Eating right during your pregnancy
Your tummy rumbles and you’re looking to quell those hunger pangs. You pick out eggs and some seafood, hoping to whip up something quick. But wait, could some foods be bad for your growing foetus? Can they affect your unborn child’s development?
Well, simply put, yes. Eating right during pregnancy is very important as your immune system is suppressed and your body is more susceptible to parasites and other food-borne bacteria.
While the list of food you can not eat may seem long and restricting, there are few absolute rules. So if you had these foods some days ago, don’t go rushing to the emergency room. Your baby should be fine. But try to limit the intake of these foods in future because they often contain harmful bacteria or environmental pollutants that may adversely affect the health of your baby.
Dairy products like skim milk and mozzarella cheese can be a healthy part of your diet. But unpasteurised products are usually made from raw milk should be avoided. When the process is not performed properly, the milk may become infected with the bacteria, listeria. The bacteria, known to cause about 2,500 illnesses every year, and up to 500 deaths a year, may cause stillbirth, miscarriage or severe illness in newborn babies.
High levels of listeria are occasionally found in the following foods:
- Soft and blue-veined cheese such as camembert, brie, feta and stilton
- Potato salad or coleslaw
- All pâtes (including vegetable ones)
- Unpasteurised juice
- Deli meat
Another bacteria that may prove harmful to your unborn baby is salmonella. It causes a type of food poisoning and is found in unpasteurised milk, raw eggs, raw poultry and raw meat. Although salmonella food poisoning is unlikely to harm your baby, it is advisable to take the following precautionary measures:
Avoid any food containing raw or partially cooked eggs. Eat eggs only when cooked until the egg white and yolk are solid
Ensure meat and poultry are cooked thoroughly until there is no pink meat left
Take precaution against meats found at buffets and barbeques because bacteria can breed quickly in uncovered food placed in a warm environment
Avoid processed meats such as burgers, hotdogs and deli meats (unless they are well-cooked)
Always wash your hands after handling raw meat, and keep them separate from foods ready to eat
Seafood is known to be a good source of iron, protein and omega-3 fatty acids. It is also believed to promote a baby’s brain development. In addition; studies have shown that not having enough seafood in your diet during pregnancy may lead to your child experiencing poor verbal skills and other developmental problems.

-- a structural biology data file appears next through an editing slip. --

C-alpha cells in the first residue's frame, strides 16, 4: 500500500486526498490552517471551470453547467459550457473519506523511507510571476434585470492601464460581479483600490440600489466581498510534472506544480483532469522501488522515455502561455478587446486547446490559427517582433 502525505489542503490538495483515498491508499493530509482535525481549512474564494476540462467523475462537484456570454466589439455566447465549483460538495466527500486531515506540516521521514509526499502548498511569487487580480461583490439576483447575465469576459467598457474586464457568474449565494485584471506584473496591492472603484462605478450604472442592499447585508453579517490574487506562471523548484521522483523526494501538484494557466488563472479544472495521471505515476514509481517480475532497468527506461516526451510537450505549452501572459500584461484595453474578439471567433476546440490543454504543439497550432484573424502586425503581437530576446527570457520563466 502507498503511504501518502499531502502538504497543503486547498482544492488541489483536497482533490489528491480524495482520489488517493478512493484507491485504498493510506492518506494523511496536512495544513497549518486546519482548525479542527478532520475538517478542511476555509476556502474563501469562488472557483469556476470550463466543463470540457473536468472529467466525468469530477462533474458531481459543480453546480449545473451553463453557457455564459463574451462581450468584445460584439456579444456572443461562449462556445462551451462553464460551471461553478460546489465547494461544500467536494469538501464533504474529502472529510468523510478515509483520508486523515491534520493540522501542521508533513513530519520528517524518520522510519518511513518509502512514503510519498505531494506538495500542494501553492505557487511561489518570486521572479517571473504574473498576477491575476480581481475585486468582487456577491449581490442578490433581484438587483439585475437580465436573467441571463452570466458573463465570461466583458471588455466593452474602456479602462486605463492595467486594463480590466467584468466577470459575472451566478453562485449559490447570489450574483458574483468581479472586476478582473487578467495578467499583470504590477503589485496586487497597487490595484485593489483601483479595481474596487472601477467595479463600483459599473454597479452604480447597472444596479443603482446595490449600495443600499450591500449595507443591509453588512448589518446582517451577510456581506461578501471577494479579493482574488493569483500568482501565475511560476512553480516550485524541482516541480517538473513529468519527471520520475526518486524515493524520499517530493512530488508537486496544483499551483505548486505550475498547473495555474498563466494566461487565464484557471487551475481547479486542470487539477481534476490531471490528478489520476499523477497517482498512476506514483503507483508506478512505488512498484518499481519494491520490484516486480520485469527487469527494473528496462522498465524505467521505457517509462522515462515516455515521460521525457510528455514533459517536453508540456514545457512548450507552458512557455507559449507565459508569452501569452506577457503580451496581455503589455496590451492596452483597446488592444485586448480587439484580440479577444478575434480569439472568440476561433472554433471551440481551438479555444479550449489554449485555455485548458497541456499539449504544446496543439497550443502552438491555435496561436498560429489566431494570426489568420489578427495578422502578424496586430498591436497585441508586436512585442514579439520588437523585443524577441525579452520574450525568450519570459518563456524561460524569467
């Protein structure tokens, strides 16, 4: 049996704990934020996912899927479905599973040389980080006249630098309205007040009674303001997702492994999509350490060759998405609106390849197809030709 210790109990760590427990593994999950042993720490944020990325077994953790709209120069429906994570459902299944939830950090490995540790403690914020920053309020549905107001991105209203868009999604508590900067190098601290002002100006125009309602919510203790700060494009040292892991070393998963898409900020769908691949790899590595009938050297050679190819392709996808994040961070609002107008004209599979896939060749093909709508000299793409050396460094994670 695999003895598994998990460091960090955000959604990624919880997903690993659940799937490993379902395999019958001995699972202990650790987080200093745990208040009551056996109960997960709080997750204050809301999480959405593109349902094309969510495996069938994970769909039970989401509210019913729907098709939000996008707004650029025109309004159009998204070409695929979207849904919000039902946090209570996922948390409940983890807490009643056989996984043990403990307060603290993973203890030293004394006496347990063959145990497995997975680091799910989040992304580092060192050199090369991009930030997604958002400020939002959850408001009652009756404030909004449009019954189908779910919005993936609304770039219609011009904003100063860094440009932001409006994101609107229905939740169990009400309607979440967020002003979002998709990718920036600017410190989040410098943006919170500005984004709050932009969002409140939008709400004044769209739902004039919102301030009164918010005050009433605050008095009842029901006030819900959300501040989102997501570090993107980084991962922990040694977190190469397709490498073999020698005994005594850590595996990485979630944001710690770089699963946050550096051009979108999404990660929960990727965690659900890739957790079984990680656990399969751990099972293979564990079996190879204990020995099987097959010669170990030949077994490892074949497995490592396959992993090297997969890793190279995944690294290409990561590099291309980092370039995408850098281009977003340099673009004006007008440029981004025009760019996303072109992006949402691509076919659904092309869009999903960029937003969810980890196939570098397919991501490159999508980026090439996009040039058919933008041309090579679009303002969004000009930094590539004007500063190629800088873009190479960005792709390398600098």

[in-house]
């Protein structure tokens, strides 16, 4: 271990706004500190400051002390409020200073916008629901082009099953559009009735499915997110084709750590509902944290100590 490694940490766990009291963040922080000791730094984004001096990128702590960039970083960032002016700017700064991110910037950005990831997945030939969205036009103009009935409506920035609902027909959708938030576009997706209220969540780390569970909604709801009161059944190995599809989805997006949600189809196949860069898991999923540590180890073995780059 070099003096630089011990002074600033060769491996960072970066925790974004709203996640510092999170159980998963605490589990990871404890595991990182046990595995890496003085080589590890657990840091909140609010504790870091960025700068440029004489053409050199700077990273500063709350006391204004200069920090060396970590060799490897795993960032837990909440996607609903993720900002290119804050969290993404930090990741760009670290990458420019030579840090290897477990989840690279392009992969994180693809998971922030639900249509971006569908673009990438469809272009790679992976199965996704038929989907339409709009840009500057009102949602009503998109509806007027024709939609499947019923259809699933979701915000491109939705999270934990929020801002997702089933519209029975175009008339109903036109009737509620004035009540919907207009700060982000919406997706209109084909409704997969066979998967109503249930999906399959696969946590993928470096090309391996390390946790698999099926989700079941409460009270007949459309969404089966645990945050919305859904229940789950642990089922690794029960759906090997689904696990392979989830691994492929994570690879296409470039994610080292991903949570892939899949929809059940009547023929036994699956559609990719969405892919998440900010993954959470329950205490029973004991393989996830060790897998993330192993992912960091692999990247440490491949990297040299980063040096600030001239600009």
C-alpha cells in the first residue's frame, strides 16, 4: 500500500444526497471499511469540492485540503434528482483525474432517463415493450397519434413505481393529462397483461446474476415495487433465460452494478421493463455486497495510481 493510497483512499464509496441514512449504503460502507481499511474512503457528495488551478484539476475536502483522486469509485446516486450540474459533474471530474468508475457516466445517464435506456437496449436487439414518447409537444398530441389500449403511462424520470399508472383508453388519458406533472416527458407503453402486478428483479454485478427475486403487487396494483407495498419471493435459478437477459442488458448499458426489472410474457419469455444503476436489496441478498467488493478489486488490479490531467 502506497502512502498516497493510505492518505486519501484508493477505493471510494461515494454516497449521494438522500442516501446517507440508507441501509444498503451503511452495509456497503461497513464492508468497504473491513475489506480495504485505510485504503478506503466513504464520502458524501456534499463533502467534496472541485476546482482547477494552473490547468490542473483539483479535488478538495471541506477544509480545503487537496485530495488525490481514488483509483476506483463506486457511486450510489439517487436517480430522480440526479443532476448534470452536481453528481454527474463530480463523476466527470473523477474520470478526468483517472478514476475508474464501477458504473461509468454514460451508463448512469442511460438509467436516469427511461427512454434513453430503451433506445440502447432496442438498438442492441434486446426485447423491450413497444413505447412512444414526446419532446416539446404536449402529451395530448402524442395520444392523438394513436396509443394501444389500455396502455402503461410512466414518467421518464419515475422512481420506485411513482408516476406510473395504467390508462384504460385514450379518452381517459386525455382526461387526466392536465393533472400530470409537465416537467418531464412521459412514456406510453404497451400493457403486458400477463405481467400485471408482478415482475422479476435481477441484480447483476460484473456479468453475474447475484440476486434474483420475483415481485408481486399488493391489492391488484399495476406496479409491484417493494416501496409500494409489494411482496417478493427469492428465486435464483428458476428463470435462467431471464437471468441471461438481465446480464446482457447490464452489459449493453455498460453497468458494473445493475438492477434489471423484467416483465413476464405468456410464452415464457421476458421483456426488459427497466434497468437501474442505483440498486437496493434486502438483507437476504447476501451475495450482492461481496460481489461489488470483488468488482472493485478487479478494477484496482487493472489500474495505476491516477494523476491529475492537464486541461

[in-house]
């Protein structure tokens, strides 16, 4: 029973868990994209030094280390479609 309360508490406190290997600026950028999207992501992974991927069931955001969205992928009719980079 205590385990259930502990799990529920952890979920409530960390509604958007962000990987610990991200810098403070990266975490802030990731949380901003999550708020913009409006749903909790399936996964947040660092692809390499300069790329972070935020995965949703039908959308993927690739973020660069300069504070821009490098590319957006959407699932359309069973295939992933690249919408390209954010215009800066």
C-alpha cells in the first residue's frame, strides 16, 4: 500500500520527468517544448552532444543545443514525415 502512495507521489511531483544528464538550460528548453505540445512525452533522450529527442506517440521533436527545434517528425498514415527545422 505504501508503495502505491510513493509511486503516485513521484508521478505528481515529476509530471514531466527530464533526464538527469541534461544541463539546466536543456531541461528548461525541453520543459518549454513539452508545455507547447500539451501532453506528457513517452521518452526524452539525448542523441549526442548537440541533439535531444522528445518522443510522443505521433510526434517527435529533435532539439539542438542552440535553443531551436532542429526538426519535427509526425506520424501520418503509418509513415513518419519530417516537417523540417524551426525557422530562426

Although seafood is generally good for you, steer clear of some fish and shellfish that may contain high levels of mercury. Mercury may damage your foetus’ nervous system. As a general rule of thumb, the older and bigger the fish, the more mercury it is likely to contain.
The American Food and Drug Administration (FDA) advise women to avoid the following during pregnancy:
- King Mackerel
If you are concerned about your seafood intake, the FDA says that you can safely consume up to 12 ounces a week (which is about two average meals) of:
- Canned light tuna
Avoid raw fish and shellfish, and refrigerated smoked seafood as well. This means try and keep away from sushi through the course of your pregnancy. Remember to cook seafood to a temperature of about 60 degrees Celsius. Fish is well-cooked when it separates into flakes and looks opaque. As for shrimps, lobster and scallops, cook them until they turn a milky white. Cook clams, mussels and oysters until their shells open.
“Vitamin A is necessary in normal health but one has to ensure that excess quantities are not taken during pregnancy as it will harm the baby if high levels build up,” advises Dr James Lee, Associate Consultant from the Department of Obstetrics and Gynaecology at National University Hospital, Singapore.
High doses of Vitamin A have been shown to cause damage in the development of fetuses. Foods that contain liver or liver products (including fish liver oil) are known to have high levels of Vitamin A and should be avoided. Also check with your doctor if your multivitamins contain a safe level of Vitamin A.
If you’re a caffeine junkie, don’t worry because you can have coffee through your pregnancy. “No more than 300mg of caffeine a day is directed. This is because high levels of caffeine can result in babies having a low birth weight, or even miscarriage. Caffeine also affects the way the body absorbs iron, which is very important for baby's development,” according to Dr Lee.
300mg of caffeine is roughly equivalent to:
three mugs of instant coffee,
three cups of brewed coffee,
six cups of tea,
eight cans of regular cola, or
eight standard bars of chocolate.
What about pineapples, durians and papayas?
You might have been warned about the horrible effects of some fruits deemed unsafe by urban myths and legends. How true is it that these seemingly harmless sources of dietary fibre be unsafe for your foetus?
Well, although there is no hard evidence, some doctors would suggest you cut down on your intake of pineapples and papayas. It is believed that these fruits can cause abortions. Durians are believed to result in an overweight foetus in some cases. Doctors sometimes recommend that a pregnant mother have more durians if the foetus is smaller than expected.
To err on the side of caution, eat everything in moderation and seek the advice of your gynaec if in doubt during pregnancy. As every woman’s body is different, reaction to certain types of foods may vary.
But always remember; eat a well-balanced and nutritious meal. You can have a safe and carefree pregnancy despite dietary restrictions.
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